If you have recently received a telescope as a holiday gift, it is likely that your very first target will be our nearest neighbor in space: the moon.
When is the best time to observe the moon with a telescope? Most astronomy neophytes might say it is when it's at full phase, but that's probably the worst time to look at it! When the moon is full it tends to be dazzlingly bright as well as flat and one-dimensional in appearance.
In contrast, the interval when the moon is at or just past first quarter phase, or at or just before last quarter phase, is when we get the best views of the lunar landscape right along the sunrise-sunset line or terminator. The terminator can also be defined as that variable line between the illuminated portion and the part of the moon in shadow.
Along with the fact that a half moon offers more viewing comfort to the eye as opposed to a full moon, using a telescope with just small optical power (magnifications of 20- to 40-power), or even with good binoculars, we can then see a wealth of detail on its surface. Around those times when the moon is half-lit or gibbous phase, those features lying close to the terminator stand out in sharp, clear relief. [The Moon: 10 Surprising Lunar Facts]
In contrast to a half moon, a full moonis almost completely illuminated, especially right around its center; the sun shines straight down even into all the microscopic crevices and except for perhaps around its immediate edges, you will find no visible shadows at all.
The moon will arrive at last quarter phase on Thursday, Feb 11, at 10:50 p.m. EST (0350 Feb. 12 GMT). That will be the moment when the moon's disk is exactly 50-percent illuminated. Lunar mountains will be visible as the sun lights them from the right.
How does a last quarter moon's brightness compare with a full moon? You might think it would be half as bright as a full moon, but in reality astronomers tell us that the last quarter (or first quarter) moon is only 1/11th as bright as full. This is due to the fact that, a half moon is heavily shadowed, even on its illuminated half. And believe or not, it isn't until just 2.4 days before full that the moon actually becomes half as bright as full!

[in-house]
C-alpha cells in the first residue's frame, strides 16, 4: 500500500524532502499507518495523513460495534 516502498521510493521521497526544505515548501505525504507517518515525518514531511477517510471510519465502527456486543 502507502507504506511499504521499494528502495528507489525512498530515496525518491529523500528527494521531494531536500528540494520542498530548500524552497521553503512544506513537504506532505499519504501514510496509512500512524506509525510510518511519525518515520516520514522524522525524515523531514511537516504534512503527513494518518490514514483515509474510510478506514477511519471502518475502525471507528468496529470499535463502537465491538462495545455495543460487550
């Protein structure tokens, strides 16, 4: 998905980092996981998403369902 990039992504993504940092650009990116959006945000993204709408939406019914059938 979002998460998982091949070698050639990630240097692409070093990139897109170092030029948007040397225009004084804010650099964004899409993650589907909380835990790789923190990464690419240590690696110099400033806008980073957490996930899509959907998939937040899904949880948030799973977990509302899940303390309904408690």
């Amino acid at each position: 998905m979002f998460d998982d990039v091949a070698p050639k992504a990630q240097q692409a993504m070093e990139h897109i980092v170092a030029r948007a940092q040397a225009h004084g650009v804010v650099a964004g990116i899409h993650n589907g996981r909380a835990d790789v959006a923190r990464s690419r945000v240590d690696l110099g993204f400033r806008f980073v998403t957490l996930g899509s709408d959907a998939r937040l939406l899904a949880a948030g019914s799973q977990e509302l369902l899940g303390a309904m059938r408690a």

Finally, have you ever noticed that when artists portray the moon, they invariably seem to show it as either a slender crescent or full?
Half-moons are shown far less frequently, while gibbous moons are rarely depicted at all. The word gibbous is derived from the Latin word "gibbus" meaning, "hump." An unusual word to be sure, but in describing the moon between half and full, it's the correct term.
Yet interestingly, the gibbous moon, the phase of the moon that we are now seeing in our current evening sky is the most-seen phase. It occurs for the half month between first and last quarter (although for many it looks "full" for two or even three nights around the time of full moon).
Because it is in the sky for more than half the night we're more apt to see the gibbous moon. In fact, it is even visible during the daytime hours, as will be the case during this upcoming week in mid or late afternoon. In contrast, the oft-pictured crescent moon is visible only during the early evening or early morning hours, and sometimes only briefly.
Editor's note: If you capture an amazing view of the moon, or any other night sky object, and you'd like to share it with Space.com for a story or image gallery, send photos and comments in to managing editor Tariq Malik at email@example.com.
Joe Rao serves as an instructor and guest lecturer at New York's Hayden Planetarium. He writes about astronomy for Natural History magazine, the Farmer's Almanac and other publications, and he is also an on-camera meteorologist for News 12 Westchester, N.Y. Follow us @Spacedotcom, Facebook and Google+. Original article on Space.com.
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Joe Rao is Space.com's skywatching columnist, as well as a veteran meteorologist and eclipse chaser who also serves as an instructor and guest lecturer at New York's Hayden Planetarium. He writes about astronomy for Natural History magazine, the Farmers' Almanac and other publications. Joe is an 8-time Emmy-nominated meteorologist who served the Putnam Valley region of New York for over 21 years. You can find him on Twitter and YouTube tracking lunar and solar eclipses, meteor showers and more. To find out Joe's latest project, visit him on Twitter.